We native speakers of English, though, hope (if we do) that it will bring it to a kləʊz.
The pronunciation of the various words spelt close is remarkably difficult for the spelling-based learner of EFL — even for those who, unlike Scandinavians and speakers of Spanish, have no difficulty with the s – z opposition and who, unlike Germans and Russians, are not tempted to devoice all word-final obstruents.
The verb to close, meaning to shut, has z, and closed, antonym of open, accordingly has zd. Likewise closing and the 3sg (he) closes, both with -z-. The noun used by the commentator is the deverbative form of the same, which is why it too has z.
Quite different is the adjective close meaning adjacent or near. It has final s, as do its comparative, superlative and adverbial derivatives closer, closest, closely.
Strangely enough we have another, rather infrequent noun, one that is prounounced like the adjective, i.e. with s. It means ‘an enclosed place, an enclosure’ (OED), and in contemporary English (BrE only) is restricted to (i) the area and buildings surrounding a cathedral and (ii) proper names, including the surname Close (for example, R.A. Close, author of A Reference Grammar for Students of English) and the names of certain dead-end streets. This is what is appropriate for Sir Henry Newbolt’s poem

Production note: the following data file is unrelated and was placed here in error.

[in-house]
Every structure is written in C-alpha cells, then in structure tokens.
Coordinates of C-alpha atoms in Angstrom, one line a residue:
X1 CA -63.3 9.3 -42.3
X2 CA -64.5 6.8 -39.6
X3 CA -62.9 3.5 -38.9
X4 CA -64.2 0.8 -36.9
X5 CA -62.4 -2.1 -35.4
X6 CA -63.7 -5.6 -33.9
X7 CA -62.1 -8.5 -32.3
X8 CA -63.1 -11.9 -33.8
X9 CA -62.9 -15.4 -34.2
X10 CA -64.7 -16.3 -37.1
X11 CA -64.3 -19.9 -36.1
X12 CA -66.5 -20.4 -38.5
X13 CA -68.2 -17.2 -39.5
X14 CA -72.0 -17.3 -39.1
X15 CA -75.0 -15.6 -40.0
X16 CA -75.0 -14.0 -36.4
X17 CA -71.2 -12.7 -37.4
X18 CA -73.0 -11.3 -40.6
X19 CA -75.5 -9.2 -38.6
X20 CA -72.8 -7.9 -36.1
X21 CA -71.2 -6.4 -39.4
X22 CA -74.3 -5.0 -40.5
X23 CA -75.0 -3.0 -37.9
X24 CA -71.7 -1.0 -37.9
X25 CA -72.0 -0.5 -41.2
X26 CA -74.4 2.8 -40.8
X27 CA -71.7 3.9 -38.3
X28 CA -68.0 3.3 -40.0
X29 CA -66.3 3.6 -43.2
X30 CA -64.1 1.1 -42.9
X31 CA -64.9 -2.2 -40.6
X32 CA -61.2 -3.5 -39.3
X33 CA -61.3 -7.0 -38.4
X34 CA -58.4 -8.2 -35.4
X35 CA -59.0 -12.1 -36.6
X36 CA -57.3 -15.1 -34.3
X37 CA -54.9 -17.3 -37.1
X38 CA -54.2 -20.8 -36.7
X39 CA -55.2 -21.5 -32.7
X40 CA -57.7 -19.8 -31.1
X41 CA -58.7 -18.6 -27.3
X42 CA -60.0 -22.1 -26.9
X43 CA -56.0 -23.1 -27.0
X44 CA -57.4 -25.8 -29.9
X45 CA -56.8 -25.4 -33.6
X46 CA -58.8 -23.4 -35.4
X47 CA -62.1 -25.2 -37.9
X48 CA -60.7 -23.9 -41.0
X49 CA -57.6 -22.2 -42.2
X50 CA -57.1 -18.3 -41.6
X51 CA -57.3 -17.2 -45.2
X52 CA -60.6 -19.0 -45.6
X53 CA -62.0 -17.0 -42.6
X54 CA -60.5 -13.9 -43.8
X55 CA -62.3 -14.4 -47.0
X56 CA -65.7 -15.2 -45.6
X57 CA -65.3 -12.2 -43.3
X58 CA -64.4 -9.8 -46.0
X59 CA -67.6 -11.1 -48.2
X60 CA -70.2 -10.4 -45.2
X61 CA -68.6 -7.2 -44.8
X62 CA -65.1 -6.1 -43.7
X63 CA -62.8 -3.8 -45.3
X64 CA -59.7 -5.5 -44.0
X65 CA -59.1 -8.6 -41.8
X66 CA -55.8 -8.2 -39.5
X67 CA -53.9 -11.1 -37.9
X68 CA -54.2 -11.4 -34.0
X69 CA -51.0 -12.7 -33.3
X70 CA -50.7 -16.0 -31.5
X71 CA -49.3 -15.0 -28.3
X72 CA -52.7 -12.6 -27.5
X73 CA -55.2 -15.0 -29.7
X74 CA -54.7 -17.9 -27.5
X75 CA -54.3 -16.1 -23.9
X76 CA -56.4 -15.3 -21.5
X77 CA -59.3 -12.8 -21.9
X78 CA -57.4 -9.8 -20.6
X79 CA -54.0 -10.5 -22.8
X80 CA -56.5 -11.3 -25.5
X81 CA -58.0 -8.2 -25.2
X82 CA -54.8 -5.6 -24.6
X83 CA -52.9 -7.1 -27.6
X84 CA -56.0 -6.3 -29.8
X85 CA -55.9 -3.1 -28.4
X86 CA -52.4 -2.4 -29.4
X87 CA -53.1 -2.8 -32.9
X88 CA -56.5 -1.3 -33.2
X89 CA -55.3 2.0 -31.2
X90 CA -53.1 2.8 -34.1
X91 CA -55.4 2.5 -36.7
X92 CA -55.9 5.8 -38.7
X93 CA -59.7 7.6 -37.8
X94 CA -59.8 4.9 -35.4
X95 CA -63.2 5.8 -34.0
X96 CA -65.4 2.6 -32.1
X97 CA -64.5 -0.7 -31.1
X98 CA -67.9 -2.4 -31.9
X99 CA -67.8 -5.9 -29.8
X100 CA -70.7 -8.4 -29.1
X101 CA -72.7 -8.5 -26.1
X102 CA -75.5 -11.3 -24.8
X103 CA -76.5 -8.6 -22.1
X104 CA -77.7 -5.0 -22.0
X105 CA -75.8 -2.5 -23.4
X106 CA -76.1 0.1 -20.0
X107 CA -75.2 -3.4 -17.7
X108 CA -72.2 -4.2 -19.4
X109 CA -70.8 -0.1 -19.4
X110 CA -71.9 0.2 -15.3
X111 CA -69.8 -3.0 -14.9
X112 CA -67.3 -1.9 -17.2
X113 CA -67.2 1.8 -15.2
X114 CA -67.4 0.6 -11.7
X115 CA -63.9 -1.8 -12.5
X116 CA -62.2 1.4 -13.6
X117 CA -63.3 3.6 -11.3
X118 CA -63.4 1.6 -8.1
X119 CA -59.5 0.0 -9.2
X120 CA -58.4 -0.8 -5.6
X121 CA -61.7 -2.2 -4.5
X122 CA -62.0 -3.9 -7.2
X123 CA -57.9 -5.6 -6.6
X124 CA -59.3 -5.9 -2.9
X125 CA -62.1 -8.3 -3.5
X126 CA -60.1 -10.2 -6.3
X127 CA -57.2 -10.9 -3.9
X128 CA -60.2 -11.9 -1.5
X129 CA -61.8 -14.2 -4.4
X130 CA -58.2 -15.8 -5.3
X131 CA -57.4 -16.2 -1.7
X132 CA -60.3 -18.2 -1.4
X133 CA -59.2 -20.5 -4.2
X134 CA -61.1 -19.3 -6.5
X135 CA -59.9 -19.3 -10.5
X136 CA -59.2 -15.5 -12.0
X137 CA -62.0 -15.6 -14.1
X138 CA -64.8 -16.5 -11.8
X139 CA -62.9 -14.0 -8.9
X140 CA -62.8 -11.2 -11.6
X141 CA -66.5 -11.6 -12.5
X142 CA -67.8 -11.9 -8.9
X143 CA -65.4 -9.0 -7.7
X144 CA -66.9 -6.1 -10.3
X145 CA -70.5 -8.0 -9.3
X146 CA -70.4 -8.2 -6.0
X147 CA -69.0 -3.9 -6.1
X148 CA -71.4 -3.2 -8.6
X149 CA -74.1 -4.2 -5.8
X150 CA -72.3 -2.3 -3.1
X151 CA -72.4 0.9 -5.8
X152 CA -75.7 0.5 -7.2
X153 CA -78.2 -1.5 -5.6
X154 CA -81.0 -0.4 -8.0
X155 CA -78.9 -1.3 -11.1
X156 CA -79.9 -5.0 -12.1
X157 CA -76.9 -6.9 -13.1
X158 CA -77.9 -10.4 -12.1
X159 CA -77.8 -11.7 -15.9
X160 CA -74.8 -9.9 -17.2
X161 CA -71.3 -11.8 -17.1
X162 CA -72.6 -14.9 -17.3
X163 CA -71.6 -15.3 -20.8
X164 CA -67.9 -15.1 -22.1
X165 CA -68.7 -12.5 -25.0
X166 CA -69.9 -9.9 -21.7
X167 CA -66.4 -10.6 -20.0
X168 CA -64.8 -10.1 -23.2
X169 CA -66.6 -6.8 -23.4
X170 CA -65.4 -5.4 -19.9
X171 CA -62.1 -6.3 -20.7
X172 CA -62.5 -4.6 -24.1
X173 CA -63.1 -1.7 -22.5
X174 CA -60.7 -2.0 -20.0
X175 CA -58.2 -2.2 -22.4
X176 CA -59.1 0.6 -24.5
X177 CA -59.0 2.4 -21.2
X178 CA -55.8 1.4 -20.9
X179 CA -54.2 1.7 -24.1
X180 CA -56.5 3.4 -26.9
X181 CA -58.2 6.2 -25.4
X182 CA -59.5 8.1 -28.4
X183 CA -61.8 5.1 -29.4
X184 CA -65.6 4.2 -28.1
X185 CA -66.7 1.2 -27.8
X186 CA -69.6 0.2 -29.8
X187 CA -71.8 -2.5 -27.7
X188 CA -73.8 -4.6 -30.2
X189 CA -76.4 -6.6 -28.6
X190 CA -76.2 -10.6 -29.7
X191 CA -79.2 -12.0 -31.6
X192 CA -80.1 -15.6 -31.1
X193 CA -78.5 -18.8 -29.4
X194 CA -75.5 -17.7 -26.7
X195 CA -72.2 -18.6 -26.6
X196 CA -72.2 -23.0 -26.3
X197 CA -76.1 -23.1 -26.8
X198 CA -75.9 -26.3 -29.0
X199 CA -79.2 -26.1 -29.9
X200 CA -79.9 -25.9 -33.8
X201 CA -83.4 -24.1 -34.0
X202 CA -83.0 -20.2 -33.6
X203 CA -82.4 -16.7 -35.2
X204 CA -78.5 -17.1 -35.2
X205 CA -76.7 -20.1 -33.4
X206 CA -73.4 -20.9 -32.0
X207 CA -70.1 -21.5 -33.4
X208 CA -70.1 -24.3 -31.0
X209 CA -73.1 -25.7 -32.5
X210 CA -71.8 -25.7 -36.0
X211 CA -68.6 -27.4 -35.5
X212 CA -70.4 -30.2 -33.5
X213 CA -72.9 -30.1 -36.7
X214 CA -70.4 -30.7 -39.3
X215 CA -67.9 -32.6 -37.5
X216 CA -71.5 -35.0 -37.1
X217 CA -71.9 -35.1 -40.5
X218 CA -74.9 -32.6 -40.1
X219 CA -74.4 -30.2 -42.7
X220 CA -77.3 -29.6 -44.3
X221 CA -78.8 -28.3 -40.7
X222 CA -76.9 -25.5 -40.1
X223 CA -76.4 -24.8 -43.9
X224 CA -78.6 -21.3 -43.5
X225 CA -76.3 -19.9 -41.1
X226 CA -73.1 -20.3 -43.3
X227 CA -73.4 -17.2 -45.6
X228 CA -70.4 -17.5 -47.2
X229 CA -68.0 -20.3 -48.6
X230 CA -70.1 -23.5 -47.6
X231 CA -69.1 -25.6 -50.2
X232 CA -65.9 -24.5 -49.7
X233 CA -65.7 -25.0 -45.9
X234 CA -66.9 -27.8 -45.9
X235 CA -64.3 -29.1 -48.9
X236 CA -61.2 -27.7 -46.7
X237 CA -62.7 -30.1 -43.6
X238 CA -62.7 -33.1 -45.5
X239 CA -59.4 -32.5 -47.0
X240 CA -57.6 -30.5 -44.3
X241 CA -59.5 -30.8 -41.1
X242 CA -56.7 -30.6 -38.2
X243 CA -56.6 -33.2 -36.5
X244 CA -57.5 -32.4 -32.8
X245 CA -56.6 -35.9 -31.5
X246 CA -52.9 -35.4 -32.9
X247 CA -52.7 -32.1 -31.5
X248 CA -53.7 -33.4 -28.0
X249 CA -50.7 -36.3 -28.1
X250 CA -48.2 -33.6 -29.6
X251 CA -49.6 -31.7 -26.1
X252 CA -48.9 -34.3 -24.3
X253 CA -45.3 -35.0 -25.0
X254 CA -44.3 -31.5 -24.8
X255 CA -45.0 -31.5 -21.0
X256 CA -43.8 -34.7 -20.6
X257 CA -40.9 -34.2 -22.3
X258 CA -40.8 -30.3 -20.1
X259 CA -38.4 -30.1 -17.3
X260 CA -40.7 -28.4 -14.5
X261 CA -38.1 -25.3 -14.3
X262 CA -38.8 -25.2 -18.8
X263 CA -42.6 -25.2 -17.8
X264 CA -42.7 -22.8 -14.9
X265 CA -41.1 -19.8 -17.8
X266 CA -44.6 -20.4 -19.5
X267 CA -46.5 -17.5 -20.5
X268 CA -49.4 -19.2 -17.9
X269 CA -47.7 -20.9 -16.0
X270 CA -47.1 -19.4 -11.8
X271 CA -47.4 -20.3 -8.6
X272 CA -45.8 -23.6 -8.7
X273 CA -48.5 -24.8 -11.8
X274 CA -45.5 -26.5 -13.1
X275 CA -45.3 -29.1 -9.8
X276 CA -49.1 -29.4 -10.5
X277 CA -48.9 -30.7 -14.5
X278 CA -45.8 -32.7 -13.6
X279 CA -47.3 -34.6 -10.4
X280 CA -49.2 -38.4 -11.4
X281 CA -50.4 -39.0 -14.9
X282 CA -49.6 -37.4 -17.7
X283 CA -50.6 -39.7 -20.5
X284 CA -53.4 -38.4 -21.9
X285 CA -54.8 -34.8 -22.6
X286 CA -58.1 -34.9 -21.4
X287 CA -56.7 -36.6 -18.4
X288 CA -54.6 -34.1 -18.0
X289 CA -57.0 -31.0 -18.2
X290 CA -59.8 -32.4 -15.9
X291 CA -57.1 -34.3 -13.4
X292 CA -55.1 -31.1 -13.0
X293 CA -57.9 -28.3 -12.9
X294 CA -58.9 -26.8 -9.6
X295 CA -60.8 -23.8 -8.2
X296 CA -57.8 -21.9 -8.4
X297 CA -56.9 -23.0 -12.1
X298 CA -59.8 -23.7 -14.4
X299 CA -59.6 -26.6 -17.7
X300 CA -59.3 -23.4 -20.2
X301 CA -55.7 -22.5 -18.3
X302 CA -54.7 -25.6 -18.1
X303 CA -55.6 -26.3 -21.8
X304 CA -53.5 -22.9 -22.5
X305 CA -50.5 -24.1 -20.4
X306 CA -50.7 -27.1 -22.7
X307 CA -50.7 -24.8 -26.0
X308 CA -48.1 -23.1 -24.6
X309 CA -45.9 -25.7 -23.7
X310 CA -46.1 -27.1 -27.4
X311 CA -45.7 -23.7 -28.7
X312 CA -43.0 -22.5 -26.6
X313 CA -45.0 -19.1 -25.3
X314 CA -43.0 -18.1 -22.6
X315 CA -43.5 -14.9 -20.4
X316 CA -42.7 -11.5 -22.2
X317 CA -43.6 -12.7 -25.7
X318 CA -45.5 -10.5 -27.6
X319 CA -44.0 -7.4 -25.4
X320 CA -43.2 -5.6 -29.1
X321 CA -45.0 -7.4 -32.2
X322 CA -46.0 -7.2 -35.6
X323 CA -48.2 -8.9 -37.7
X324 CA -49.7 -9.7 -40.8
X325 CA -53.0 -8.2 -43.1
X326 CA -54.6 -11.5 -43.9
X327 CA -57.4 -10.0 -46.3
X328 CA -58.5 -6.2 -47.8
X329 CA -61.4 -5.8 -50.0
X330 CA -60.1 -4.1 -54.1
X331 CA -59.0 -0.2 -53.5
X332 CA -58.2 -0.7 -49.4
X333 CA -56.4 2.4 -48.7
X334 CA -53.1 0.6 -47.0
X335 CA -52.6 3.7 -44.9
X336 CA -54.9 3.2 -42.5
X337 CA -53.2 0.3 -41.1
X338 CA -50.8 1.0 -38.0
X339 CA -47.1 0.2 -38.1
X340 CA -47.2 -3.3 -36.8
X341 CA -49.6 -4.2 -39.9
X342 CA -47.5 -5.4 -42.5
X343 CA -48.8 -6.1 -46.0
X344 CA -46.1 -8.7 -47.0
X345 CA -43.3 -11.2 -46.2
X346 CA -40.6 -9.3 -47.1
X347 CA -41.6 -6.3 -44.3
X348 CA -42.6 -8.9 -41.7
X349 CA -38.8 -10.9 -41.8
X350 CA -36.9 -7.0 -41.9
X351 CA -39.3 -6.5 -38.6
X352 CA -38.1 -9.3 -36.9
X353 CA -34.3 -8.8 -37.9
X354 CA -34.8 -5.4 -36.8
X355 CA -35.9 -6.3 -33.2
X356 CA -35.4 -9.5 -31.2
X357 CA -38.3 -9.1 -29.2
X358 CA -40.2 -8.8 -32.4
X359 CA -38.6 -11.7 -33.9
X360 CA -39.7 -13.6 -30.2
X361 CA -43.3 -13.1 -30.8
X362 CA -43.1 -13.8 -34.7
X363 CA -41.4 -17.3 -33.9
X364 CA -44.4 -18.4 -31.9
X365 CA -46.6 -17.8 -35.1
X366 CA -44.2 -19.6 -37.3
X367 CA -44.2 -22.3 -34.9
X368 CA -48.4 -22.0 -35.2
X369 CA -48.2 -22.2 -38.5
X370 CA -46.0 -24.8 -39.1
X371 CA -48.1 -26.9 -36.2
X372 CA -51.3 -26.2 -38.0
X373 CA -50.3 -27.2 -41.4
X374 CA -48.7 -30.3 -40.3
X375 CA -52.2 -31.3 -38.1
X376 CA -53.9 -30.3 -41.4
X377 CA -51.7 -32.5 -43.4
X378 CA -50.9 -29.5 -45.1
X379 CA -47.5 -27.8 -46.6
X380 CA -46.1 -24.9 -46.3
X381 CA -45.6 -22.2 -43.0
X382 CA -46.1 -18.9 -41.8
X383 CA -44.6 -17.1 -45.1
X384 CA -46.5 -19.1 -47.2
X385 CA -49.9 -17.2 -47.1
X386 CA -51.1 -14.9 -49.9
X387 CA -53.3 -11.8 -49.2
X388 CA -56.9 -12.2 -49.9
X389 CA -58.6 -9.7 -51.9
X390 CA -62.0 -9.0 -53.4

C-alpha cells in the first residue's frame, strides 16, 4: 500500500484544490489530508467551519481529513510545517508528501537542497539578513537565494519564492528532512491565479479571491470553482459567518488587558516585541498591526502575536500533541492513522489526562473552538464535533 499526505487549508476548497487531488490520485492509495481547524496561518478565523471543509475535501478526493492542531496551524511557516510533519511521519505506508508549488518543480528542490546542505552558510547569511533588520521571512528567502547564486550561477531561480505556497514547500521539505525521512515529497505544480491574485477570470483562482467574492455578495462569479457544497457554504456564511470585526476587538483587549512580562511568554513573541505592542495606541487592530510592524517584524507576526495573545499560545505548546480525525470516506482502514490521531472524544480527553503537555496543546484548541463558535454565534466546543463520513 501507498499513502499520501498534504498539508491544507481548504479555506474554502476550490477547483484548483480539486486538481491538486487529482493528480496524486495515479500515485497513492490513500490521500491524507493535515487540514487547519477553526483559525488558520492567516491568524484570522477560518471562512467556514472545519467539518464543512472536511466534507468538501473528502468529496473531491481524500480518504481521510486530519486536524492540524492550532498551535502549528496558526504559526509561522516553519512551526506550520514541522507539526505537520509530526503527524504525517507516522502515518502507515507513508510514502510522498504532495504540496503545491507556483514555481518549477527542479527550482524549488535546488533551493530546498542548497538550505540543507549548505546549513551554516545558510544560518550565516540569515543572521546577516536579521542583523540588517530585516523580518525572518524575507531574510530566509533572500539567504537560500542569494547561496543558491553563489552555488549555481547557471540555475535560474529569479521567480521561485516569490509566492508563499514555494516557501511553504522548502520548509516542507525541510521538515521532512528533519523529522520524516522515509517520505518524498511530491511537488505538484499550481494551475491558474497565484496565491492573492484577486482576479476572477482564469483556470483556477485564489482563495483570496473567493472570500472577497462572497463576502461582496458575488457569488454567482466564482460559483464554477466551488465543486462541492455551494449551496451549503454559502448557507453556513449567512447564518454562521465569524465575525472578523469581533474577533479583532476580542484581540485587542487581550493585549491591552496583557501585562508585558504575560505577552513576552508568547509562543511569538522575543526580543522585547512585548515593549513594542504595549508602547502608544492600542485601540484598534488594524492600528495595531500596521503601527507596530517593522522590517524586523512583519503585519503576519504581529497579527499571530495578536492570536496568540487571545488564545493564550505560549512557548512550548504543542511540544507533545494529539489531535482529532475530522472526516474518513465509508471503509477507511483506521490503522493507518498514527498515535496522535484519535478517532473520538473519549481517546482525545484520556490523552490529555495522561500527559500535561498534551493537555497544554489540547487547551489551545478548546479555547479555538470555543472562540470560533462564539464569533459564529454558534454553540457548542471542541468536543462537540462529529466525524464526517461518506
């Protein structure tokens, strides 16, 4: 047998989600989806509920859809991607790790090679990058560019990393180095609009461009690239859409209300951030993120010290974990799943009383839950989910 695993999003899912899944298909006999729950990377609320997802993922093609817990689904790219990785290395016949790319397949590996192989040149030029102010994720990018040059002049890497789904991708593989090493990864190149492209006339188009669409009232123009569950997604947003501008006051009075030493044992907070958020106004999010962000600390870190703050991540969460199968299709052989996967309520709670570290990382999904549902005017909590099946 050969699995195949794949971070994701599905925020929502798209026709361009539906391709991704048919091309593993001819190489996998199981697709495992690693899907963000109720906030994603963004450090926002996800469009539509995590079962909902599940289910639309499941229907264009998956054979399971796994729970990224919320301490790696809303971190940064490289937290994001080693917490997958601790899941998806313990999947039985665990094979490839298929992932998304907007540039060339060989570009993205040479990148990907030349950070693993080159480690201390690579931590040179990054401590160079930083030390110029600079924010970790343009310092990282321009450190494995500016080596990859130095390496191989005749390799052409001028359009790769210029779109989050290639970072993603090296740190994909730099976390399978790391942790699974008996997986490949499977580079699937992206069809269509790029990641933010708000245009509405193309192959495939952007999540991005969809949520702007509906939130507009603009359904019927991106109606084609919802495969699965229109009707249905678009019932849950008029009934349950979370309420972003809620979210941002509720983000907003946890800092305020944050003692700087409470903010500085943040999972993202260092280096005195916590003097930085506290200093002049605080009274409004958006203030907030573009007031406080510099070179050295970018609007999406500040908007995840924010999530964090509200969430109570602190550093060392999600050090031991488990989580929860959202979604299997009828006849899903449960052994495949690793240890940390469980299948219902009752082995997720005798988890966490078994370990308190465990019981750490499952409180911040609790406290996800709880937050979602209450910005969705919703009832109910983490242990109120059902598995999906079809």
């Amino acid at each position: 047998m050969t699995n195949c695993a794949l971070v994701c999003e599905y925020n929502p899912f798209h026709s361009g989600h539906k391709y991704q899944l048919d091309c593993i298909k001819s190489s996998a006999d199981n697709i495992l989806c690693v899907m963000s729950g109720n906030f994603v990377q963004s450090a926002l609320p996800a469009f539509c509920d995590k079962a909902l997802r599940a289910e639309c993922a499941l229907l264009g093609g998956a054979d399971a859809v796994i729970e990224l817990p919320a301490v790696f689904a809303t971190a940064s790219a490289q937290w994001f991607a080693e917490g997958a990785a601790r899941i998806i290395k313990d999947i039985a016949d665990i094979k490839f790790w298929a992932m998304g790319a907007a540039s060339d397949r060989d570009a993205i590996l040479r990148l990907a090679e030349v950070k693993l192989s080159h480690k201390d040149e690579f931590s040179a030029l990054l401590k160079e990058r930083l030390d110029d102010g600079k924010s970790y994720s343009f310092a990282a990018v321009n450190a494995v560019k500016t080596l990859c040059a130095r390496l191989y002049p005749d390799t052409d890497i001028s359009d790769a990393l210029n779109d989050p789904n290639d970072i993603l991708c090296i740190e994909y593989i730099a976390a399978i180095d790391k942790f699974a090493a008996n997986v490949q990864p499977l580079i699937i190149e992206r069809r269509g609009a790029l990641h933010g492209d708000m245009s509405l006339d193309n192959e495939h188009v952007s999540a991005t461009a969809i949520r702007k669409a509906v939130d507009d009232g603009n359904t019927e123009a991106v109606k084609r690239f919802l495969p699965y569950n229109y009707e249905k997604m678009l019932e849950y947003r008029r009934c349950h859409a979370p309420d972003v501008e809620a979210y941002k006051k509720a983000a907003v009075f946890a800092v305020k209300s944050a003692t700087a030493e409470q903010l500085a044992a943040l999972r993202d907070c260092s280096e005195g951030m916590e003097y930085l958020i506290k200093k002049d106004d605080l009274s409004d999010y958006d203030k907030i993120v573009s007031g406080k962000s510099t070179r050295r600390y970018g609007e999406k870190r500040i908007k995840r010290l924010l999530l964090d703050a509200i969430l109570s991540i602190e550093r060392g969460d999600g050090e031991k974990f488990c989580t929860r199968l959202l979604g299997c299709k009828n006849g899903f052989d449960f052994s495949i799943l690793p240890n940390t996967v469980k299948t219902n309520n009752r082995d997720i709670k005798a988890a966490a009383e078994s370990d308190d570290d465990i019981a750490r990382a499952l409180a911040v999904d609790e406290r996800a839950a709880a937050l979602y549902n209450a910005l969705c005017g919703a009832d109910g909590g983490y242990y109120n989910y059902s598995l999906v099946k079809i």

There’s a breathless hush in the close to-night —
Ten to make and the match to win —
A bumping pitch and a blinding light,
An hour to play and the last man in.
Teachers will be familiar with another word, homophonous with the verb to close but spelt differently, namely cloze. It refers to a kind of reading test in which someone has to supply missing words deliberately omitted from a passage. This word appears to have been coined by W.L. Taylor in the 1950s, and is supposedly based on closure (which, nevertheless, normally has ʒ).
A quick test for NNSs: pronounce correctly close your eyes; hold me close; they’re close friends; too close for comfort; a close shave; a close (sic!) vowel; a close run thing; to sail close to the wind; behind closed doors; drawing to a close, the close season (AmE the closed season).
Next up: when is supposed pronounced with z(d), and when with s(t)?